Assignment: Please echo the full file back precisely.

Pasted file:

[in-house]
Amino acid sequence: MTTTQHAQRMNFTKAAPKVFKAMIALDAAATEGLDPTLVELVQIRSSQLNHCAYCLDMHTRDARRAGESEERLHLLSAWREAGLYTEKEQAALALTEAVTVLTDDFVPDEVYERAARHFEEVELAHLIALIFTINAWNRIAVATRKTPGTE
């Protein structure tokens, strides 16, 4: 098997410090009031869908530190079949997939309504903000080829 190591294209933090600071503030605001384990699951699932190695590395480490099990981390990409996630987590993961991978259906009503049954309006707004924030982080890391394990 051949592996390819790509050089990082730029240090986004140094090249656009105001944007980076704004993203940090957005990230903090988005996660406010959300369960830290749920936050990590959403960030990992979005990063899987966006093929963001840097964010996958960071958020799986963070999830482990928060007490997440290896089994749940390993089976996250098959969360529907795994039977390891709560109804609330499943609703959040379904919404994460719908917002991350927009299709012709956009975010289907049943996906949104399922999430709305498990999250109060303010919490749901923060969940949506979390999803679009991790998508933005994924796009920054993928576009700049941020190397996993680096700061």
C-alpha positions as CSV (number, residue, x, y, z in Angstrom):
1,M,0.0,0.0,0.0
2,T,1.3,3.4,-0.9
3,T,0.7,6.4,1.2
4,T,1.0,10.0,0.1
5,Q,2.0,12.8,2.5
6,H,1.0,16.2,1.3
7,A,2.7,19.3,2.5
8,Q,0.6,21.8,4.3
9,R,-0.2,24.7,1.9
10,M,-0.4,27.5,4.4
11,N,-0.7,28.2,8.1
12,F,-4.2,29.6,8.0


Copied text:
[in-house]
Amino acid sequence: MTTTQHAQRMNFTKAAPKVFKAMIALDAAATEGLDPTLVELVQIRSSQLNHCAYCLDMHTRDARRAGESEERLHLLSAWREAGLYTEKEQAALALTEAVTVLTDDFVPDEVYERAARHFEEVELAHLIALIFTINAWNRIAVATRKTPGTE
């Protein structure tokens, strides 16, 4: 098997410090009031869908530190079949997939309504903000080829 190591294209933090600071503030605001384990699951699932190695590395480490099990981390990409996630987590993961991978259906009503049954309006707004924030982080890391394990 051949592996390819790509050089990082730029240090986004140094090249656009105001944007980076704004993203940090957005990230903090988005996660406010959300369960830290749920936050990590959403960030990992979005990063899987966006093929963001840097964010996958960071958020799986963070999830482990928060007490997440290896089994749940390993089976996250098959969360529907795994039977390891709560109804609330499943609703959040379904919404994460719908917002991350927009299709012709956009975010289907049943996906949104399922999430709305498990999250109060303010919490749901923060969940949506979390999803679009991790998508933005994924796009920054993928576009700049941020190397996993680096700061």
C-alpha positions as CSV (number, residue, x, y, z in Angstrom):
1,M,0.0,0.0,0.0
2,T,1.3,3.4,-0.9
3,T,0.7,6.4,1.2
4,T,1.0,10.0,0.1
5,Q,2.0,12.8,2.5
6,H,1.0,16.2,1.3
7,A,2.7,19.3,2.5
8,Q,0.6,21.8,4.3
9,R,-0.2,24.7,1.9
10,M,-0.4,27.5,4.4
11,N,-0.7,28.2,8.1
12,F,-4.2,29.6,8.0